The young Ixi got up slowly, brushing the dust from his costume. Climbing back up on the stage, he turned, revealing a rather gap toothed grin. Holding his lost teeth in his hand, he hollered to his mother, "now the Tooth Faerie will have to come visit!" Laughter erupted from the concerned onlookers_ At that moment, the Tooth Faerie herself mounted the steps. She bent down and had a few quiet words with the rambunctious youngster. She gave him a huge hug and turned, disappearing as quietly as she appeared. Everyone in the crowd waited patiently for the youngster to tell them what happened. He finally raised his head and held out a small pile of neopoints. He squealed with delight and ran to the backstage area to show his friends.

     With that, the play was abruptly ended and the crowd began to disperse. Some went to the Games Field; others went to the Food Pavilion, and still others began wondering amongst the stalls looking for bargains. Strolling up and down the main thoroughfare, you could see the wares on display. There were Ixi plushies, Ixi clothing, Ixi-themed books, Ixi snacks, and Ixi toys. Everything was either Ixi themed or designed just for Ixi. What a wonderful notion! Even Nanci, the proprietor of Ye Olde Petpets had a stall. You could hear the thumping of the turtums and hear the squawks of the crokabeks.

     The sounds of ringing swords and the clashing of shields came from the Games field. The Ixi were holding a jousting tournament. The knights and their ladies were dressed for the festival. The colors were amazing. Pennants flapped in the wind and the Ixi's steeds were snorting dust several feet high. Across the field, perched high above the other seats was the royal box. Squinting against the glare of the sun and the gleam of the armour, you could just make out the figure of King Skarl. It seemed that everyone who was any one was in attendance today.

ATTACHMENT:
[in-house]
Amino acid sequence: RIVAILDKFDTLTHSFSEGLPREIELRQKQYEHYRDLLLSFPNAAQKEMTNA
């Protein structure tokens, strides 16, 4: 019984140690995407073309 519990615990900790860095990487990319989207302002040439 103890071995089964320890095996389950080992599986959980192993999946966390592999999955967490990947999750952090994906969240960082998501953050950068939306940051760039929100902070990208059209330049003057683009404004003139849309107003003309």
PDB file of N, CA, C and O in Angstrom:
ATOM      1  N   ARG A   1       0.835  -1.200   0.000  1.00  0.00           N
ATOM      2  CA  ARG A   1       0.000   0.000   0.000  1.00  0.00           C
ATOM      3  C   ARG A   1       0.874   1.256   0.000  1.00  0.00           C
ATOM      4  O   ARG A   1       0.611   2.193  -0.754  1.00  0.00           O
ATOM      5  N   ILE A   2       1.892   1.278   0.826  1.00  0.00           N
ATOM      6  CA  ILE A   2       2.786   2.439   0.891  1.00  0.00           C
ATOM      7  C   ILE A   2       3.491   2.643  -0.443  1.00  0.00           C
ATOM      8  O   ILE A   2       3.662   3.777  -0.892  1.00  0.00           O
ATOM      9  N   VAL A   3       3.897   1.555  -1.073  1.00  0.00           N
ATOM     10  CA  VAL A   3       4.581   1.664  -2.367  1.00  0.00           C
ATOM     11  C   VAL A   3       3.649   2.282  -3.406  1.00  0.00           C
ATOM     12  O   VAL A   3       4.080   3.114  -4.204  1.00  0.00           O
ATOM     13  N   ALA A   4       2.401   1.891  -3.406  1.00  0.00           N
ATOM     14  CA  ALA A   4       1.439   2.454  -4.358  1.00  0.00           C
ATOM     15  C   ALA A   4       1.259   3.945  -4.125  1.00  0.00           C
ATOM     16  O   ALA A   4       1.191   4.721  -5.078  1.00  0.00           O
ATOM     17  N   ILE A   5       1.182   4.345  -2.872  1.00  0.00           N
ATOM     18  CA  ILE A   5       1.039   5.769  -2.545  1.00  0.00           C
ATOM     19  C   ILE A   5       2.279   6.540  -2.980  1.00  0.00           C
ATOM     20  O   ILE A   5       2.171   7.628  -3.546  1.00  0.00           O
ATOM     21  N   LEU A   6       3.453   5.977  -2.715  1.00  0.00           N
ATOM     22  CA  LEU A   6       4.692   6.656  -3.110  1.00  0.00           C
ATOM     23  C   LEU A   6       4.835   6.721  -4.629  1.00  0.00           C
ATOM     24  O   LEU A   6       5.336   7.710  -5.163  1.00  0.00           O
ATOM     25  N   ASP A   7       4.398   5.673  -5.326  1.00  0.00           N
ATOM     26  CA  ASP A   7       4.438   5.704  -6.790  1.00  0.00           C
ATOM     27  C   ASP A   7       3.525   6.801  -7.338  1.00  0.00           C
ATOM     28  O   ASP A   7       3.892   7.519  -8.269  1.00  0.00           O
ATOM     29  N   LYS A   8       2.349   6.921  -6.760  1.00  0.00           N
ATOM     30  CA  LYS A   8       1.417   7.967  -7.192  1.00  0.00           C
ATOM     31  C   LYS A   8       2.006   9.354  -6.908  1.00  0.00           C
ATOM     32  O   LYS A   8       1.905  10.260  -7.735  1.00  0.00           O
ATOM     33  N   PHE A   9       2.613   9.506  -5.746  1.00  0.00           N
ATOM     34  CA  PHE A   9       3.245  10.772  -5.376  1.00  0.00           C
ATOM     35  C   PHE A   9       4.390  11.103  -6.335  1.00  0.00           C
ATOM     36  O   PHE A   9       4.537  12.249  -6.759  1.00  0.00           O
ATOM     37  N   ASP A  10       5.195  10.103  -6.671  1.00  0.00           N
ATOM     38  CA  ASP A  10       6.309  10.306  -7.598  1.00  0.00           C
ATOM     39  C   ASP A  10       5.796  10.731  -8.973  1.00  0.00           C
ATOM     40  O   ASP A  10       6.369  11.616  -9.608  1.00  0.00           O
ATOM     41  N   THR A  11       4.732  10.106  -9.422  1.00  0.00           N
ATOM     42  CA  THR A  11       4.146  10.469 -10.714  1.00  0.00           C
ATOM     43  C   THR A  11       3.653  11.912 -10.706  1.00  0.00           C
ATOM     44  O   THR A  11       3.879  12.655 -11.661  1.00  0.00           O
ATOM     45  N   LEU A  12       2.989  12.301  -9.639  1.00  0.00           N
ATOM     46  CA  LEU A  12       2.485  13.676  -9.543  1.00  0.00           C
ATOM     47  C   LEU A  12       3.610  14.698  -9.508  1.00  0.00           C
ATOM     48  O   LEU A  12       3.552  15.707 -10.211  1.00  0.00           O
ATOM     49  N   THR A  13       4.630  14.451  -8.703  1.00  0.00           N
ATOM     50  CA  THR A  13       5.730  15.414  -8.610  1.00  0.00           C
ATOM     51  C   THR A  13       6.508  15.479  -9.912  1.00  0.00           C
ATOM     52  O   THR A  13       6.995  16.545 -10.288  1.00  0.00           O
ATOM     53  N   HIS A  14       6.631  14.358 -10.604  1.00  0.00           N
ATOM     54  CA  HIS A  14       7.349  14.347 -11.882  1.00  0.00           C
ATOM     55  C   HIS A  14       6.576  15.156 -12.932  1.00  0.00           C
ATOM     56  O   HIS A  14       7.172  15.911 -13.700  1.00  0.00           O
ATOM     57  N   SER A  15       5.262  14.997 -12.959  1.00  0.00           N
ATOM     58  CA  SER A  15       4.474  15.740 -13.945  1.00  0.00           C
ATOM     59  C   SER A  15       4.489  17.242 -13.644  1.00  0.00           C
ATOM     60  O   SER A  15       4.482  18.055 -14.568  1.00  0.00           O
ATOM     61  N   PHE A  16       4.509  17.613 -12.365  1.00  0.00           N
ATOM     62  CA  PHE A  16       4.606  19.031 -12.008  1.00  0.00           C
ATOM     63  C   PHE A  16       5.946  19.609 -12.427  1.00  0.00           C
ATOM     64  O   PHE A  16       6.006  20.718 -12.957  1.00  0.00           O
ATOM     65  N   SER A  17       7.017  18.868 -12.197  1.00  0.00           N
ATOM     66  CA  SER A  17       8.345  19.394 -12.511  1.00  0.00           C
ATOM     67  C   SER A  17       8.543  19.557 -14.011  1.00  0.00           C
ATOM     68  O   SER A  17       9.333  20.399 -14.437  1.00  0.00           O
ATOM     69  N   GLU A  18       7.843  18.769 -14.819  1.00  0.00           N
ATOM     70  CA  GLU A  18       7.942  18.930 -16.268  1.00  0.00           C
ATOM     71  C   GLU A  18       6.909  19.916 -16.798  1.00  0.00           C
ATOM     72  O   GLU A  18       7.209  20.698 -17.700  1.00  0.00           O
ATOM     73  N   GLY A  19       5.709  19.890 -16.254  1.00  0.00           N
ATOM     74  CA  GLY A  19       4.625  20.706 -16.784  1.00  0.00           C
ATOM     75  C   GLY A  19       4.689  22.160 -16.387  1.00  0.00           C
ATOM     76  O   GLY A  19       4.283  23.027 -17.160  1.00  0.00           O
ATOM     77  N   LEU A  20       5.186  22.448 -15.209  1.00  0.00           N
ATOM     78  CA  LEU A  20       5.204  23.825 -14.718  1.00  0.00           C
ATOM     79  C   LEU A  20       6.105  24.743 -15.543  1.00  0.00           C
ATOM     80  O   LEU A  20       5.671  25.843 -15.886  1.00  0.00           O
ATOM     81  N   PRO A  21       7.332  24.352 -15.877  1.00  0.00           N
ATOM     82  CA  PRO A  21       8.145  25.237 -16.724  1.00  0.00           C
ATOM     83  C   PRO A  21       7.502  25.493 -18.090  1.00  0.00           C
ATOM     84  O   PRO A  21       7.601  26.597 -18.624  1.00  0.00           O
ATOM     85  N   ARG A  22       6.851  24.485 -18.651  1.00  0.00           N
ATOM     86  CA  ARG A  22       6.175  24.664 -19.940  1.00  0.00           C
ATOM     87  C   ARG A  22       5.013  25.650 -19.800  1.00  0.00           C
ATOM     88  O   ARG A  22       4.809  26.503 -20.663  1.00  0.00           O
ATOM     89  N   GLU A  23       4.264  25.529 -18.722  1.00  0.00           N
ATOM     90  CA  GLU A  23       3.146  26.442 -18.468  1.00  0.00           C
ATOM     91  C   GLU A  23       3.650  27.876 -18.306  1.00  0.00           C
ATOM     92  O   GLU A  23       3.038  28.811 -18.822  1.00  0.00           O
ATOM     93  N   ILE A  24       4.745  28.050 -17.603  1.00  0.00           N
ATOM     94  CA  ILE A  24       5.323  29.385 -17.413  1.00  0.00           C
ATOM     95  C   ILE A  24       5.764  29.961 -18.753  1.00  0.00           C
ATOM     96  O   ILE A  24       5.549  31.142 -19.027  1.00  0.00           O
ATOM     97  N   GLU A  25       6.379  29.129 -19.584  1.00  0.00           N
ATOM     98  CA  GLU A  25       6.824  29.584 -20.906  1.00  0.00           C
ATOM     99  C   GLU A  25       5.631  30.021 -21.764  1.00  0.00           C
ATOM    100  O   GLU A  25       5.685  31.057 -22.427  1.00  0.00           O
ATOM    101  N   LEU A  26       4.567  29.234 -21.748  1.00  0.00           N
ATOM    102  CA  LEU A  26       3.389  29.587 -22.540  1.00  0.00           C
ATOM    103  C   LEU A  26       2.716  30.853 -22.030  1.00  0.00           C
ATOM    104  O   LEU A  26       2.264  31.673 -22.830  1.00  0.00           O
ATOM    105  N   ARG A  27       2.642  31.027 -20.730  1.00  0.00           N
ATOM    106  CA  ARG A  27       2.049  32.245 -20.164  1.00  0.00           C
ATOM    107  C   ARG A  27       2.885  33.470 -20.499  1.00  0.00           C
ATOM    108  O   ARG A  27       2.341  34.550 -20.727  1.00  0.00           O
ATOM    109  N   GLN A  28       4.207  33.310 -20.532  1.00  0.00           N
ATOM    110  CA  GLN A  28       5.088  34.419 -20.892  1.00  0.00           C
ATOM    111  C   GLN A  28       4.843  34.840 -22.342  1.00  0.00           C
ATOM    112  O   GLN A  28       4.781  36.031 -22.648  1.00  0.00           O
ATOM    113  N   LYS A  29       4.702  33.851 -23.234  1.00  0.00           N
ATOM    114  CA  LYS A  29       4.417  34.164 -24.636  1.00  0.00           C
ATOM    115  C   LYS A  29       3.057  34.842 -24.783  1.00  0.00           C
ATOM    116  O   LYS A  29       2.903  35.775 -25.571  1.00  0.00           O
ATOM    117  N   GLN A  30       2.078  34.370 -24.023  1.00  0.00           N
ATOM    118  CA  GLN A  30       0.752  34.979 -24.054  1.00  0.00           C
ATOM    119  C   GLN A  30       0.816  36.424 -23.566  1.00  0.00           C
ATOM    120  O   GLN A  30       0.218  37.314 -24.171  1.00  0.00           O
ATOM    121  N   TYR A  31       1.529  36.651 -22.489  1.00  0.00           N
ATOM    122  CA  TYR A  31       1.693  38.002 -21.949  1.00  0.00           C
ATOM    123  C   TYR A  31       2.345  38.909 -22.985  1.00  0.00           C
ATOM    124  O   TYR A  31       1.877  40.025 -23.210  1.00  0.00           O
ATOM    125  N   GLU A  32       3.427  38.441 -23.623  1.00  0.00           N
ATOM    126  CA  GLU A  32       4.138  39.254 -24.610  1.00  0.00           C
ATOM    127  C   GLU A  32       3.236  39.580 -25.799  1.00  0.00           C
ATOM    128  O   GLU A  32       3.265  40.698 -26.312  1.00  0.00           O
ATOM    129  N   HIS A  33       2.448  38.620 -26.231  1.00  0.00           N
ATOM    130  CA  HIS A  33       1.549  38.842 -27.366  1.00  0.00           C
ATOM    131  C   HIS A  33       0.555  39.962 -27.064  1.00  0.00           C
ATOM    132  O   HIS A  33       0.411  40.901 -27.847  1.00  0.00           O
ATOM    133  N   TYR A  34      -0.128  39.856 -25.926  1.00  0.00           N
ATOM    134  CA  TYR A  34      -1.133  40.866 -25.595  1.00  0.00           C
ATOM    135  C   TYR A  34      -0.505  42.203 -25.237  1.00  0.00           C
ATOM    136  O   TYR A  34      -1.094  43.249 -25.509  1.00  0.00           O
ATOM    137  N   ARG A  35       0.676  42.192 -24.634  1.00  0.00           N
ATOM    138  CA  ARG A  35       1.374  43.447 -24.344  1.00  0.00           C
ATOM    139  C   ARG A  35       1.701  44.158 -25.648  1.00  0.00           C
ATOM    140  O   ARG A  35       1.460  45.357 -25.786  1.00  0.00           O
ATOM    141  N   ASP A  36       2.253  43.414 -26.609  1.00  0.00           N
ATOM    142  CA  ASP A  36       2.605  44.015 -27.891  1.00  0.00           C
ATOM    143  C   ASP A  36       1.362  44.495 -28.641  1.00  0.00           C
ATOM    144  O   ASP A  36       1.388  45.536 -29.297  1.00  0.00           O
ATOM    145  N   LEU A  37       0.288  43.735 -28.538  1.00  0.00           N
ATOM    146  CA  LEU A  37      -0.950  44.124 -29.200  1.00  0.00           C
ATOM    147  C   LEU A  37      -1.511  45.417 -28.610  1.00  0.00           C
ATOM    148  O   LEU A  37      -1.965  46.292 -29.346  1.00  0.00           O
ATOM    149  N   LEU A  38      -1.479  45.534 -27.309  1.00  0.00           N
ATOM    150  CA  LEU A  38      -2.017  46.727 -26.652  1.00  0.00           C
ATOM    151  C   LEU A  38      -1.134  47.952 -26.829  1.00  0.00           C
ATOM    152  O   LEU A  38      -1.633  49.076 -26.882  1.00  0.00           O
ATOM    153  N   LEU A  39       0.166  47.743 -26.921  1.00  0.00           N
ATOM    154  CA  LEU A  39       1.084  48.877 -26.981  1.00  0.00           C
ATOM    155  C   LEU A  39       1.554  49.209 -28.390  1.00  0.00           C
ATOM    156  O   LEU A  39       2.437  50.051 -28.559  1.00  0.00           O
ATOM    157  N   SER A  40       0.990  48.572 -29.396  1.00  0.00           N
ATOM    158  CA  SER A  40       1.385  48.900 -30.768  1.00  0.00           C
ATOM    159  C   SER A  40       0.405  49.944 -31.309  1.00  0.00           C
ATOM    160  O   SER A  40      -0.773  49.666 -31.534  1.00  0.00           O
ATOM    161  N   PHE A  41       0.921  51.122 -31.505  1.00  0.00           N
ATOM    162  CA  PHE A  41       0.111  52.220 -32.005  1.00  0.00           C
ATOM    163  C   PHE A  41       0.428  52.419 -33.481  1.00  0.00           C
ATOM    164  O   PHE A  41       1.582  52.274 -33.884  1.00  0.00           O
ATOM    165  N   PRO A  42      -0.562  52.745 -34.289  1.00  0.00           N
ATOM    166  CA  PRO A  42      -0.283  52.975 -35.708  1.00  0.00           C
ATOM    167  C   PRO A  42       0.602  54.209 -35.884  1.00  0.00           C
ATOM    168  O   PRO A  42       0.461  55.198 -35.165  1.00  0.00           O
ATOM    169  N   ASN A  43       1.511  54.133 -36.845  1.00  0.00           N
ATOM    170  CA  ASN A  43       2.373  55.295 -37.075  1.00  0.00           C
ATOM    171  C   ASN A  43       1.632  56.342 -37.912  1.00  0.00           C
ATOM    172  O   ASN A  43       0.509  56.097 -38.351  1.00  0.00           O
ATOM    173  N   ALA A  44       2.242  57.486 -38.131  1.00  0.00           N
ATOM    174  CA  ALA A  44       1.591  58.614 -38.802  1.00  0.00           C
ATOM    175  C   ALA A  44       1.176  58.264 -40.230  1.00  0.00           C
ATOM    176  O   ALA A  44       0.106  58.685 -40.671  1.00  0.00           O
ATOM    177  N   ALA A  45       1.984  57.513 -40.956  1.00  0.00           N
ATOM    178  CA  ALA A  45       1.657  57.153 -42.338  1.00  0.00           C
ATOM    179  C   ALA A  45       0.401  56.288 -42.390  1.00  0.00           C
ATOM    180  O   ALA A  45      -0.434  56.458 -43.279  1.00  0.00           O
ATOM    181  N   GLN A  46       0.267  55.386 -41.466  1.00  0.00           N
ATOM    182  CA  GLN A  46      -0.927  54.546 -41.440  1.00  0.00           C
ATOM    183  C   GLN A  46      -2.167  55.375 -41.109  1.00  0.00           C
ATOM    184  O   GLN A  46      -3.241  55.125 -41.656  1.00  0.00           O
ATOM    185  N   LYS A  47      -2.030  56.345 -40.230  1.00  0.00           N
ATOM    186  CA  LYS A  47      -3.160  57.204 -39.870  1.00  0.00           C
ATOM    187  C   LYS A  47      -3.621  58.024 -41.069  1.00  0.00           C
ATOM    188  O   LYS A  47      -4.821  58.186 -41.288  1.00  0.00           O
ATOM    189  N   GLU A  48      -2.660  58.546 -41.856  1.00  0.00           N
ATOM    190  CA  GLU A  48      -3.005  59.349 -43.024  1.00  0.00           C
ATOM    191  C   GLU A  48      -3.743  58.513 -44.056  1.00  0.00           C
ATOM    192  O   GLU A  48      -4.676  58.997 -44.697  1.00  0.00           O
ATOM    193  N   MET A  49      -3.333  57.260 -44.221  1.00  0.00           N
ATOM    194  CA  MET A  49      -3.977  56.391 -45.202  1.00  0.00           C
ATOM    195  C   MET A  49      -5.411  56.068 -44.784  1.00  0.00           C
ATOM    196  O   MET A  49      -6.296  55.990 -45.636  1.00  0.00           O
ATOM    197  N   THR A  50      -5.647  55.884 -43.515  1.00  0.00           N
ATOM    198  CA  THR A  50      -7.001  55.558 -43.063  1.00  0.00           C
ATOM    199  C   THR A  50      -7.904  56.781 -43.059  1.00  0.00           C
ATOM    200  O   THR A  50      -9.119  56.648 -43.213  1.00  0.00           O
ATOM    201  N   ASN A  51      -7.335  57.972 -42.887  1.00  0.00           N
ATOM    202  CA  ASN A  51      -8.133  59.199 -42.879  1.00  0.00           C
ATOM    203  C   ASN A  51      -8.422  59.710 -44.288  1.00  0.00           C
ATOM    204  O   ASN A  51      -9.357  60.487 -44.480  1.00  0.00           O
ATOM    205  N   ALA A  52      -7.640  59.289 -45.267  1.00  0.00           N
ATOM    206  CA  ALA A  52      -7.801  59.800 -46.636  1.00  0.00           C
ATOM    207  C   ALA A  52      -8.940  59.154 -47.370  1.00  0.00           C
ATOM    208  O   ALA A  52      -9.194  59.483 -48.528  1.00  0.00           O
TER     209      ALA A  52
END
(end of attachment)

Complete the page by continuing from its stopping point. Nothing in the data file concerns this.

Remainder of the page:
Gazing out from the pageant stage, you could see the greatest gathering of Ixi in Neopian history. Everyone was in great spirits and enjoying the festivities. A short distance past the last shop stall a great cloud of dust rose into the air. Screams and shouts could be heard coming from that direction. Before I could jump down from the stage, two security Ixi had dragged a pair of youngsters apart. The children were still struggling against their captors and attempting to reengage their scuffle.

     "It's mine!" shouted the smaller of the two Ixi. "No it's not you twit! I found it fair so that makes it mine," retorted the larger Ixi. The security Ixi were having a difficult time of the situation. Miss Anne stepped forward towards the youngest Ixi. "What's going on Roger?" she asked. Tears were streaming down little Roger's face. He sniffled very loudly before explaining that he had just won the tattered Ixi puppet from the Ring Toss game. As he was running down the lane to show his mother what he'd just won, his adversary had come upon him and torn it from his hands. They began tugging on the puppet and things got very heated. Miss Anne looked from Roger to the other Ixi. "Now Arnold, what do you have to say for yourself?" Miss Anne's piercing stare could make any young delinquent confess. Arnold hung his head in miserable silence. Miss Anne picked up the tattered Ixi puppet from the ground where it had fallen. Dusting it off, she handed it back to Roger with the promise that she would find some thread and mend it for him.

     With that settled, the Faire returned to its normal state of semi-controlled chaos. The sun began lowering in the horizon and as dusk settled, every Ixi there began to head toward the field to the right of the stage. A feast had been guaranteed and everyone was looking forward to what promised to be an excellent affair. Delicious aromas had been coming from the tents next to the field all day. The mouth-watering smells of roasting vegtables and fresh baking bread had been wafting through the Faire for the past several hours. Tables and benches had been set up under an open pavilion in the field. The tables were groaning with an array of delicacies. The Ixi chose their seats with alacrity and turned toward the head of the pavilion, waiting on Mr. Rothbottom.